Two high profile incidents over the weekend kept law enforcement on their toes as Congressman Mike Rogers (R-MI) and CNN anchor Wolf Blitzer became the latest targets in the potentially deadly tactic known as SWATting.
Rogers, who is Chairman of the Permanent Select Committee on Intelligence and a former FBI Agent, was not at home at the time of the incident.
The report from WoodTV indicated that a “heavy police presence” responded to Rogers’ residence on Saturday evening.
A local Michigan news website, Livingston Daily had more on the incident.
The caller “said this individual was involved in a domestic dispute and he shot and killed his wife, was suicidal, barricaded in a house and had knowledge of bomb making,” Basar explained.
That call summoned officers from Howell Police, Michigan State Police and the Livingston County Sheriff’s Department as [well] as firefighters and Livingston County EMS. The county’s tactical team also was on standby, but not deployed.
“We were able to prove it was a hoax. The house was vacant,” Basar said.
The call is said to have come into central dispatch at about 7:30pm Saturday evening through an Internet Relay center, a text based service that is a common method used in SWATtings.
Congressman Rogers issued the following statement:
“Last night police investigated a threat to our home in Howell. I appreciate the quick and professional response of the Howell Police Department and the Livingston County Sheriff. While this turned out to be an unfortunate prank, it is a reminder of the real threats faced by our law enforcement community every day.”
Only an hour before the call to Congressman Rogers’ home, CNN anchor Wolf Blitzer was also the intended target of a SWATting attempt. Authorities were able to work with CNN to quickly determine that the call was a hoax. The Washington Post reported:
Montgomery County police received an urgent message at about 6:25 p.m. Saturday saying someone had been shot at Wolf Blitzer’s home in Bethesda. Officers streamed toward the CNN host’s residence near Congressional Country Club. They set up a perimeter.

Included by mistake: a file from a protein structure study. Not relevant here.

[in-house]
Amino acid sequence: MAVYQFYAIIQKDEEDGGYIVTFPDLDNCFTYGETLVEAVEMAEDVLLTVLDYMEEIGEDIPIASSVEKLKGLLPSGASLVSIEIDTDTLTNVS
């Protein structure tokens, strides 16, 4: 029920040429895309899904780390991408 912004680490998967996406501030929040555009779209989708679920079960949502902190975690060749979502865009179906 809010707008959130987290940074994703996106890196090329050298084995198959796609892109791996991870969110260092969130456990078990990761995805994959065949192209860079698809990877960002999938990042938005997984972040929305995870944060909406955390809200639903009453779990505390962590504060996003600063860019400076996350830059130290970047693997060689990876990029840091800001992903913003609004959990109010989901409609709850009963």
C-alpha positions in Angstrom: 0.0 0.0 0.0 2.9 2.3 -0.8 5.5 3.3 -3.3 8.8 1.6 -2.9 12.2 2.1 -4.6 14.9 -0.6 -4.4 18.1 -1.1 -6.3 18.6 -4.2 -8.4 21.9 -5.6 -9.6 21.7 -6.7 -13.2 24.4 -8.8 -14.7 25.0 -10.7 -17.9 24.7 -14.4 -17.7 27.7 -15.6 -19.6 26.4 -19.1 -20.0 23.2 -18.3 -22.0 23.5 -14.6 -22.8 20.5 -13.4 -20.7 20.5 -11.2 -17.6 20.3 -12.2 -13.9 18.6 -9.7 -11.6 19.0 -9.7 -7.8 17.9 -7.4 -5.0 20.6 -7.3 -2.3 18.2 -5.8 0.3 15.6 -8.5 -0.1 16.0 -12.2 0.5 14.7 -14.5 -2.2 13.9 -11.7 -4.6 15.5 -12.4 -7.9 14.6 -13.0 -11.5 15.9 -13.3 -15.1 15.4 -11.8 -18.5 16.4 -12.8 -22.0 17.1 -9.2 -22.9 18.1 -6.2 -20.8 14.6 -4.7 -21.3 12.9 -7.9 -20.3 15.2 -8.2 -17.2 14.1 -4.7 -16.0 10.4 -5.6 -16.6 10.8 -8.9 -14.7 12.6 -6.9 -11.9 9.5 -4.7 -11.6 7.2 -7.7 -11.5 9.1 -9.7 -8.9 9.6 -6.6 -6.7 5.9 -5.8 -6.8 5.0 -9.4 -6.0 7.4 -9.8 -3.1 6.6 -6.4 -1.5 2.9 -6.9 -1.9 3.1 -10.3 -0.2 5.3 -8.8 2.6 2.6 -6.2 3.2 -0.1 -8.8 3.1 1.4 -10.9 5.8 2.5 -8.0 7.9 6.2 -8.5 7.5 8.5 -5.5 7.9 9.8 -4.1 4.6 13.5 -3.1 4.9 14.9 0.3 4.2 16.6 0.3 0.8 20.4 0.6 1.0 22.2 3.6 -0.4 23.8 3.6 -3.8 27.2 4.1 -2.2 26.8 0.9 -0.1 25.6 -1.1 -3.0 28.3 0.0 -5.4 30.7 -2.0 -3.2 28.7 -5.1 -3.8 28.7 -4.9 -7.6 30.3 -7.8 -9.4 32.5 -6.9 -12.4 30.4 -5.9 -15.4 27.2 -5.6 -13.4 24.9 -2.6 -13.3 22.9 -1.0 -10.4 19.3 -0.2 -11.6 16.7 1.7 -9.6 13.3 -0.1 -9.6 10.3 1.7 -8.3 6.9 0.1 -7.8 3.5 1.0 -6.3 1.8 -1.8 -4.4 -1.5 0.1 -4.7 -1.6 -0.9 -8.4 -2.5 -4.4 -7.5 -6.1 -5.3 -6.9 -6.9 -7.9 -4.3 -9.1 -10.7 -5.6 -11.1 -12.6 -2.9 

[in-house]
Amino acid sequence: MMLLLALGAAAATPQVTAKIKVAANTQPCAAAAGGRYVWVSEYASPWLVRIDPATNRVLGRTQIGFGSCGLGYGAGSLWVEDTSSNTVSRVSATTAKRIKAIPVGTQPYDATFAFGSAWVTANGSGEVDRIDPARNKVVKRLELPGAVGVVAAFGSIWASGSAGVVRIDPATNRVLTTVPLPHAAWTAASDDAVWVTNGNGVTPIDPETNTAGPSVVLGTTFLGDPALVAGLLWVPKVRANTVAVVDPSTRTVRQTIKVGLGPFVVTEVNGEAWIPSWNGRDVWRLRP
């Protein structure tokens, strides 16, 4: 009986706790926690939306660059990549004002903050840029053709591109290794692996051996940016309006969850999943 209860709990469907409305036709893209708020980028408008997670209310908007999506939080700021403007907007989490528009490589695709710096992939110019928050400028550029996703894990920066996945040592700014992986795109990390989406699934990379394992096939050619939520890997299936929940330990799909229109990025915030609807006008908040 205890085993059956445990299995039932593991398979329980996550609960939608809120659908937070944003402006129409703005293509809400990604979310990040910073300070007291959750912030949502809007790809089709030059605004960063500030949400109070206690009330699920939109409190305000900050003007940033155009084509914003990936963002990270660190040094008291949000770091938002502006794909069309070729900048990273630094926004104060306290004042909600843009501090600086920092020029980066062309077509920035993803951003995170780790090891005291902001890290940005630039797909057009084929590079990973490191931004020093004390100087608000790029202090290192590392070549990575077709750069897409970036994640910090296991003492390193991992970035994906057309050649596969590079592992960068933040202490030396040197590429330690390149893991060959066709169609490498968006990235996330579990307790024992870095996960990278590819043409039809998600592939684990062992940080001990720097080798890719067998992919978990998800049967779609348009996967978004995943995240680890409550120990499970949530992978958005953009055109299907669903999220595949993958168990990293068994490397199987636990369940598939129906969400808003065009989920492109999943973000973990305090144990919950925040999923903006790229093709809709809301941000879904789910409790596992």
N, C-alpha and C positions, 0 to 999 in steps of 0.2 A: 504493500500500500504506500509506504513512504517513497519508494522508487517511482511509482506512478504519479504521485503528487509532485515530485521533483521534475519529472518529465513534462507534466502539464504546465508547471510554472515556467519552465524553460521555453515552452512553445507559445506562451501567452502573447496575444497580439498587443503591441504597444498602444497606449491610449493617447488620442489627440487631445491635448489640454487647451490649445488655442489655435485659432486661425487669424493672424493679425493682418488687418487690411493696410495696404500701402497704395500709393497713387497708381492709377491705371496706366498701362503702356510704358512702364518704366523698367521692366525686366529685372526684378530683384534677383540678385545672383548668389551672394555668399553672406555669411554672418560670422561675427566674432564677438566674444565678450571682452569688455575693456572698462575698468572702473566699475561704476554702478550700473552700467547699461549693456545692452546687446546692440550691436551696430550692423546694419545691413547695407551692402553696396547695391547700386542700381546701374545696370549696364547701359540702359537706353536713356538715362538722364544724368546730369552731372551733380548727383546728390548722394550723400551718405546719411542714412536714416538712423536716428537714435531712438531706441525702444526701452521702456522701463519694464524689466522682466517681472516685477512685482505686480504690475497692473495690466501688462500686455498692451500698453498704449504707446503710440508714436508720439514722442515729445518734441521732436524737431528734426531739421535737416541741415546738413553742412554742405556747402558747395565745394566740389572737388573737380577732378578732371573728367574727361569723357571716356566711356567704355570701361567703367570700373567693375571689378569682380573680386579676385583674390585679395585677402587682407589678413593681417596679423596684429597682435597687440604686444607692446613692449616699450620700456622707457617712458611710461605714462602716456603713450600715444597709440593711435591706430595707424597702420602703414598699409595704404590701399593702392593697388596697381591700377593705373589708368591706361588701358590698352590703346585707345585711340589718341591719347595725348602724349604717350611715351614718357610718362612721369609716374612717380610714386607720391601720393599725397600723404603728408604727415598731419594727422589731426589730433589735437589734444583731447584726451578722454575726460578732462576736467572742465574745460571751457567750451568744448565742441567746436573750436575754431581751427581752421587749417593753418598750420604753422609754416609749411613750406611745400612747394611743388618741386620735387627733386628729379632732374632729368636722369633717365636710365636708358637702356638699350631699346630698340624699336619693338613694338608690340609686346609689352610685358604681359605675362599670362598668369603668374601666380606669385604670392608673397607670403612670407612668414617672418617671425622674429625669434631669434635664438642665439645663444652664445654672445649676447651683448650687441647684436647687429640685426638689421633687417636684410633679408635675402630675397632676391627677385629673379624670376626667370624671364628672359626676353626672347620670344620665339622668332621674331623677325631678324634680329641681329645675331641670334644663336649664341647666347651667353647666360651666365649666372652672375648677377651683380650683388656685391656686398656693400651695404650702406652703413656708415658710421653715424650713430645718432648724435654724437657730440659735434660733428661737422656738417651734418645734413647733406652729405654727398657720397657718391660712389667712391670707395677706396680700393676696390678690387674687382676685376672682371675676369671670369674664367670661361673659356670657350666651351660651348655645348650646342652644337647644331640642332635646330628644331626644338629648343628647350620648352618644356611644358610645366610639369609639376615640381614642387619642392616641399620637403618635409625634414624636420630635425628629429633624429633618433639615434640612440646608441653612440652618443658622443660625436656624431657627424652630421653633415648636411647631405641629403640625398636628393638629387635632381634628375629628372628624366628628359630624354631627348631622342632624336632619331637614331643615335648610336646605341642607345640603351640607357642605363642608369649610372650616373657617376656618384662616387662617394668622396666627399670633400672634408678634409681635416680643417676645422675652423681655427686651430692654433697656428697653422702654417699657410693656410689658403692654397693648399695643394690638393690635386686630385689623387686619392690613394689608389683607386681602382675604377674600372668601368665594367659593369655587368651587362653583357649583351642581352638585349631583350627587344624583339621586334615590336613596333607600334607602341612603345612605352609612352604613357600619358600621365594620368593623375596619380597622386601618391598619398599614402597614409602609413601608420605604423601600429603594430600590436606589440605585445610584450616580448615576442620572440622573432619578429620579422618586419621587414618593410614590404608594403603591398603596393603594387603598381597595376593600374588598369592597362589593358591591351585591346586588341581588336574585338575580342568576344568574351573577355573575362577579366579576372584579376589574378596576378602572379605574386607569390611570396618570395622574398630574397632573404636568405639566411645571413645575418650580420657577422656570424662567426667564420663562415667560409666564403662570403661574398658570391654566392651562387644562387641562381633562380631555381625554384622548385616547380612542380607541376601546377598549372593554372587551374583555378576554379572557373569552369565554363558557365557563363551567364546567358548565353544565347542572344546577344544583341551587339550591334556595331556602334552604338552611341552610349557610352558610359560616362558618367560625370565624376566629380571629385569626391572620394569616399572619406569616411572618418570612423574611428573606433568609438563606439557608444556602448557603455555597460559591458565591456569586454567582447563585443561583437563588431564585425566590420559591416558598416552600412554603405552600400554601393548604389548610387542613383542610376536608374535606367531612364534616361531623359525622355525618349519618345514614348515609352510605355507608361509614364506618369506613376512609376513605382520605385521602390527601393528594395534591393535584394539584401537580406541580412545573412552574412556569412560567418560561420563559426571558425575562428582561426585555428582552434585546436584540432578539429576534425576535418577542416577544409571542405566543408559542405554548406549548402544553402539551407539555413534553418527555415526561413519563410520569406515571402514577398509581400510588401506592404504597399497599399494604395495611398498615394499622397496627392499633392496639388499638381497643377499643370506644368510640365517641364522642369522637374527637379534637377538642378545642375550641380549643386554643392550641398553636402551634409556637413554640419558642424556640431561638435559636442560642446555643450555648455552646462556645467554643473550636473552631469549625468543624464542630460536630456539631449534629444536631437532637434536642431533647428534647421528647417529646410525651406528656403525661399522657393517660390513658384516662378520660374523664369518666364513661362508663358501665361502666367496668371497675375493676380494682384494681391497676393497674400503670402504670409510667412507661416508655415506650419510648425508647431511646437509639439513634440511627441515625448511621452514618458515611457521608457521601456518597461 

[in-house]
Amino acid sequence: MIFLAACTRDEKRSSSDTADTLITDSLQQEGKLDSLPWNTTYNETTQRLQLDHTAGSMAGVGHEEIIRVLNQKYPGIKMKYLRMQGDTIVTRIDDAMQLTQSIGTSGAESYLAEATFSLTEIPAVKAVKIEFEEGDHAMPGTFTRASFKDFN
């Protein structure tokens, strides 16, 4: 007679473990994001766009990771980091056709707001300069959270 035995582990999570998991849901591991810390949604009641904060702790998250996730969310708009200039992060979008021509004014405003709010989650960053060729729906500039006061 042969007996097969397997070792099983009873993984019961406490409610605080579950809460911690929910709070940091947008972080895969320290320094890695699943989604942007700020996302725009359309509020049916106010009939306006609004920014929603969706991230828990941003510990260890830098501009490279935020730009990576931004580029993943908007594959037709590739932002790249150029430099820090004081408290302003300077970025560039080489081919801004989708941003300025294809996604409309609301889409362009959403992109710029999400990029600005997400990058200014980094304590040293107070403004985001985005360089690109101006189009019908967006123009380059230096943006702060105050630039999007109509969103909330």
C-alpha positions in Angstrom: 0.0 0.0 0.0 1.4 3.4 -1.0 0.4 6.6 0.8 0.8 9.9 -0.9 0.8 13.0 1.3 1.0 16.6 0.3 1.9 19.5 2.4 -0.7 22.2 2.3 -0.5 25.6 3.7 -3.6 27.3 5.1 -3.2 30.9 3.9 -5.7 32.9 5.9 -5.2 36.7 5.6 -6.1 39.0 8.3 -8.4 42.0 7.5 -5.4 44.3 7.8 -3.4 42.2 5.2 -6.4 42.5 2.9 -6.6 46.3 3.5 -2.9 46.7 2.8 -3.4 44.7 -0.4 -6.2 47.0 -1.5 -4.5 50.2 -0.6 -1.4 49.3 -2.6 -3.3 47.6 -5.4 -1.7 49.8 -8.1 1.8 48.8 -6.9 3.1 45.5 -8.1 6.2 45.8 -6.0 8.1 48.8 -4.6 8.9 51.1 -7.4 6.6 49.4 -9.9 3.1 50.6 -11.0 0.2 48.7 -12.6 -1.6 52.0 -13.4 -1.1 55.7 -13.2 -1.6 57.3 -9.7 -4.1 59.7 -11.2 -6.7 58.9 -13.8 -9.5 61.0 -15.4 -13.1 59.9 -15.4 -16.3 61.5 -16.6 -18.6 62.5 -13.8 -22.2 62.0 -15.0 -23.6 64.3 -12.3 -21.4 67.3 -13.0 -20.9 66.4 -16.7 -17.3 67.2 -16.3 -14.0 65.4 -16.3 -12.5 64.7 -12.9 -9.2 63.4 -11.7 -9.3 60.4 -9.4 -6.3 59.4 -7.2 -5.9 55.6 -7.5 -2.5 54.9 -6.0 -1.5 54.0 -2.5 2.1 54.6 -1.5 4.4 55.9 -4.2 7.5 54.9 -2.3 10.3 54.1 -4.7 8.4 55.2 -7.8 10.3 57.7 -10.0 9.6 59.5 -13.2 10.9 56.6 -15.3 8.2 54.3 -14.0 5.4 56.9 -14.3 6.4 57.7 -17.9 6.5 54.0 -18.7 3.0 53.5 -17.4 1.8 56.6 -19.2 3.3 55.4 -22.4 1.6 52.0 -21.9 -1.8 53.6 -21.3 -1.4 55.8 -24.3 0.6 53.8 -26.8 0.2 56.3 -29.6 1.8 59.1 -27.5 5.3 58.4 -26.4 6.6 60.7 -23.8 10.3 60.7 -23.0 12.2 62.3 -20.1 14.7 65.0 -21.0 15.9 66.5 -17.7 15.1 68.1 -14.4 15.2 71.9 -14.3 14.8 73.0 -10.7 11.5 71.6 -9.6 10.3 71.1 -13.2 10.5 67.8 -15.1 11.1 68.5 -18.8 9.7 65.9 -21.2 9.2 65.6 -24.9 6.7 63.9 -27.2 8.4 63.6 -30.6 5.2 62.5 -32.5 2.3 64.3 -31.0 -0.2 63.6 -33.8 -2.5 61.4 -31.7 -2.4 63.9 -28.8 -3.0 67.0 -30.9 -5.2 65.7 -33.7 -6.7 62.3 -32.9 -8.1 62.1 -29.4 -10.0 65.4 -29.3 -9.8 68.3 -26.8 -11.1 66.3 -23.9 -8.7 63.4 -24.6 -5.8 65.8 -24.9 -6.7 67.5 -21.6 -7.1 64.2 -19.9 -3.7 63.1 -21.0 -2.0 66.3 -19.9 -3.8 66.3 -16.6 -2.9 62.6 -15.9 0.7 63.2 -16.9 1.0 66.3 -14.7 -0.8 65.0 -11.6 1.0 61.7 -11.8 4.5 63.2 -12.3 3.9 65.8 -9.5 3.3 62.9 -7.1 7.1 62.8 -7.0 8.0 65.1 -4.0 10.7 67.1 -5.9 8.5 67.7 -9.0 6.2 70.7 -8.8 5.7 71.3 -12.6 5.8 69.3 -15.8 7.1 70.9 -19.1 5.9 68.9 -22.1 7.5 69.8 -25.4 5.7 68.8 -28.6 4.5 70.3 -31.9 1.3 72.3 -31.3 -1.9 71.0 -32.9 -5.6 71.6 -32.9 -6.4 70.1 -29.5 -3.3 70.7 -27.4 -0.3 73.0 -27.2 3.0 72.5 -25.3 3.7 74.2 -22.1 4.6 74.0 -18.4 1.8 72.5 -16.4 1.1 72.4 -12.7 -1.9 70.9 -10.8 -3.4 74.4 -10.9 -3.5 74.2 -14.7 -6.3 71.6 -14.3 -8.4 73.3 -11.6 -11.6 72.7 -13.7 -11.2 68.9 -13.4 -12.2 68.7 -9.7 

But a dispatch supervisor was immediately skeptical, and a call to CNN confirmed it: The message was a fraud. Blitzer was fine — was, in fact, out of town. The authorities were dealing with another case of “SWATing,” in which someone jolts police into action with a fake distress call and technological trickery.
Though actual SWAT teams are not always called to the scene of such incidents, the FBI coined the tactic as SWATting because of the heavy police response that typically accompanies such calls, whether they are technically SWAT personnel or not.
Several conservative bloggers have been SWATted over the past eighteen months, but it’s been a long list of celebrity SWATtings, most of them in California, that has finally gained the tactic far more attention in recent months. Media have been covering the stories more often and lawmakers in California have proposed new legislation to try to further discourage the incidents.
Not surprisingly, still no word from Attorney General Holder, though.